Benchmarking News Recommendations: The CLEF NewsREEL Use Case

Many online news portals display at the bottom of their articles a small widget box labelled, “You might also be interested in”, “Recommended articles”, or similarly where users can find a list of recommended news articles. An example is shown in Figure 1.

Figure 1: News article recommendations are often displayed in a widget box below the original article. (Image: Courtesy of T. Brodt of plista GmbH)

From a technical point of view, this recommendation use case is rather challenging. First of all, recommendations are required in real-time whenever a visitor accesses a news article on one of these portals. Real-time news recommendation differs from most traditional recommender scenarios that have been studied in literature. Instead of computing recommendations based on a static set of users and items, the challenge here is to provide recommendations for a news article stream characterised by a continuously changing set of users and items. Moreover, news content publishers constantly update their existing news articles, or add new content. The short lifecycle of items and the strict time-constraints for recommending news articles make great demands on the recommender strategies. In a stream-based scenario the recommender algorithms must be able to cope with a large number of newly created articles and should be able to discard old articles, since recommended news articles should be “new”. Thus, the recommender algorithms must be steadily adapted to meet the special requirements of the news recommendation scenario. Moreover, the recommendations must be provided quickly since most users are not willing to wait for recommendations that they did not even request in the first place.

Since 2014, this recommendation scenario is addressed in the News REcommendation Evaluation Lab (NewsREEL), a campaign-style evaluation lab of CLEF [1]. The lab focuses on support through (personalised) content selection in form of news recommendations. This blog post provides an overview over the objectives and challenges of the NewsREEL 2015 lab. For a more detailed introduction, we refer to below references and to the NewsREEL session at CLEF 2015 in Toulouse, France.

CLEF NewsREEL 2015

CLEF NewsREEL 2015 consisted of two tasks in which news recommendation algorithms of streamed data could be evaluated in an online, and an offline mode, respectively. The online evaluation platform used in Task 1 enabled participants to provide recommendations and observe users’ responses. This scenario can be seen as an example of Evaluation-as-a-Service [2, 3] where a service API is provided rather than a data set. Task 2 is based on a recorded data set providing the ground truth for a simulation-based evaluation. In contrast to the first scenario, performing an offline evaluation allows us to issue the same request to different algorithms and subsequently compare them. Additionally, it allows to measure factors such as time and space complexity.

Task 1: Online Evaluation

In the first subtask, the idea of living laboratories was implemented, i.e., researchers gained access to the resources of a company to evaluate different recommendation techniques using A/B testing. A/B testing aims to benchmark varieties of a recommender system by a larger group of users. It is increasingly adopted for the evaluation of commercial systems with a large user base as it provides the advantage of observing the efficiency and effectiveness of recommendation algorithms under real conditions. While online evaluation is the de-facto standard evaluation methodology in Industry, university-based researchers often do not have access to either infrastructure or user base to perform online evaluation on a larger scale. NewsREEL is the first living lab where researchers gain access to both infrastructure and user requests to benchmark algorithms for information access systems using A/B testing. The living lab is described in detail in [4]. A similar, somewhat more constrained, IR-centric set-up is implemented in the CLEF Living Labs for Information Retrieval lab [5].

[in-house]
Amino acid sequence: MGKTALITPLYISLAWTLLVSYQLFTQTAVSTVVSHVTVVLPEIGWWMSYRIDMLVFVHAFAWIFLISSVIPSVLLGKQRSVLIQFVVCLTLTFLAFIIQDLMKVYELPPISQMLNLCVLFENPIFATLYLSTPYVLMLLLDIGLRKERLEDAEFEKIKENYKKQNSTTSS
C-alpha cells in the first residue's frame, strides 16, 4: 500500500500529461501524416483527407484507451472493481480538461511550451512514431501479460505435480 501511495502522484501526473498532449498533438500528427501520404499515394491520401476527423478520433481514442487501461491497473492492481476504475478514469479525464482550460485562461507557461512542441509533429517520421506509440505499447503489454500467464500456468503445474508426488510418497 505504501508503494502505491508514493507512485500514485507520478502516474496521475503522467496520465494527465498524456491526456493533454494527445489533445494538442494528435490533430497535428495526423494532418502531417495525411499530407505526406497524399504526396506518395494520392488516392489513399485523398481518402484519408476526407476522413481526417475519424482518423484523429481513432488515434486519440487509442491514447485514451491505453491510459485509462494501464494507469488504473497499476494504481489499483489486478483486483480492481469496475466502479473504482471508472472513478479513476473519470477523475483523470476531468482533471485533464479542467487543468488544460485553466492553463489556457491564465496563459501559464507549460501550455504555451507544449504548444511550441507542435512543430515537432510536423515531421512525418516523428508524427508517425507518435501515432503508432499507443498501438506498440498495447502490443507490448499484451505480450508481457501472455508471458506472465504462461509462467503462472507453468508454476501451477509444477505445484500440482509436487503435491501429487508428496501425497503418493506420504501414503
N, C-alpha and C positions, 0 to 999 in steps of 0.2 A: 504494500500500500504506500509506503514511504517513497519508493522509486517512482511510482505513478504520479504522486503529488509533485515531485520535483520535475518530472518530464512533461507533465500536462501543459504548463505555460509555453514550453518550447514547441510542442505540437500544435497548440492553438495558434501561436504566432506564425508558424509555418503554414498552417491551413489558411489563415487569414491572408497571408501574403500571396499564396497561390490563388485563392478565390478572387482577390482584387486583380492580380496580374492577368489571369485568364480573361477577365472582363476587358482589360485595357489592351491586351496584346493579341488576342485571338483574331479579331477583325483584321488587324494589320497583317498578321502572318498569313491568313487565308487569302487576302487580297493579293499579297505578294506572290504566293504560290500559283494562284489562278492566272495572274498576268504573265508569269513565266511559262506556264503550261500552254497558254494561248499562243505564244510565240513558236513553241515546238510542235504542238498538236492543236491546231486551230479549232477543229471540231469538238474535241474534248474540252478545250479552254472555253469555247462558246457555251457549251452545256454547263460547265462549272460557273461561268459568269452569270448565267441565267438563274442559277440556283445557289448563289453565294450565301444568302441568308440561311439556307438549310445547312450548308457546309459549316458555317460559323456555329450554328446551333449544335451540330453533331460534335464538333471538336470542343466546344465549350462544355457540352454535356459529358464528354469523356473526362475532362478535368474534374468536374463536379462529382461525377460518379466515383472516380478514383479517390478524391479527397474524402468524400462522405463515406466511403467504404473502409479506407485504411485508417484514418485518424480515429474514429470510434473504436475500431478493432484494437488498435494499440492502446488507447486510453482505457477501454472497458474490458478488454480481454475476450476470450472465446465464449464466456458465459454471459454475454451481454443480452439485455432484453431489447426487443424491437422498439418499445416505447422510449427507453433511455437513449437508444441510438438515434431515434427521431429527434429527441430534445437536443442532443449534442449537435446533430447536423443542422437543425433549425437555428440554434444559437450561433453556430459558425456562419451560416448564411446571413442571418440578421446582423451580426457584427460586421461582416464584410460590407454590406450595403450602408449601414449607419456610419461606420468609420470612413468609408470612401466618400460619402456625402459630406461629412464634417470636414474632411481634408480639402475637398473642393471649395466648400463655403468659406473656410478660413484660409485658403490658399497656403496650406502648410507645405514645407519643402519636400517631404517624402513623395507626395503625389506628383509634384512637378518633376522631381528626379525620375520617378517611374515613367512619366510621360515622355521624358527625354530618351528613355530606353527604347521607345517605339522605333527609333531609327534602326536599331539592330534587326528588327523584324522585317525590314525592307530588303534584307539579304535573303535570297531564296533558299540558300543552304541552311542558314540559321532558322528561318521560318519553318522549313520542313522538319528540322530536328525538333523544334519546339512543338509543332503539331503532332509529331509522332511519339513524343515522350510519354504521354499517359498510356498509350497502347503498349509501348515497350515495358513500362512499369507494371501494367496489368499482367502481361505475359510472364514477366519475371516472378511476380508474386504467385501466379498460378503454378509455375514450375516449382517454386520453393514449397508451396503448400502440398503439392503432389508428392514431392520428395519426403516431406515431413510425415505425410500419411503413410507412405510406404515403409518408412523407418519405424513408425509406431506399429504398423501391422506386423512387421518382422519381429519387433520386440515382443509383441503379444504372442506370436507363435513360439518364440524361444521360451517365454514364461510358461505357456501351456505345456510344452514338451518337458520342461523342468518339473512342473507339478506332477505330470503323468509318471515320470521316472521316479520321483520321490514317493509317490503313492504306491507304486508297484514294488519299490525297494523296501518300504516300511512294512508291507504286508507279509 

Within NewsREEL, the infrastructure is provided by plista GmbH, a company that provides a recommendation service for online publishers. Whenever a user requests an article from one of their customers’ web portals, plista recommends further articles that the user might be interested in. In NewsREEL, plista outsourced a subset of this recommendation task to interested researchers via their Open Recommendation Platform (ORP) [6]. Once a user visits a news web page assigned to the NewsREEL challenge, a recommendation request is sent to a randomly selected team who registered with ORP. For each request, the team then had to provide a list of up to six recommendations. Providing recommendations to real users, a time constraint of 100ms was set for completing the recommendation request.
We provided a baseline algorithm implementing a simple, but powerful recommendation strategy. The strategy recommends users the items most recently requested by other users. The idea behind this strategy is that items currently interesting to users might also be interesting for others. Thereby, the strategy assumes that users are able to determine relevant articles for others. The performance of the recommender algorithms was measured based on the click-through-rate (CTR) recorded in four pre-defined time periods. Figure 2 shows the CTR of the baseline recommender observed during the final evaluation period of NewsREEL 2015.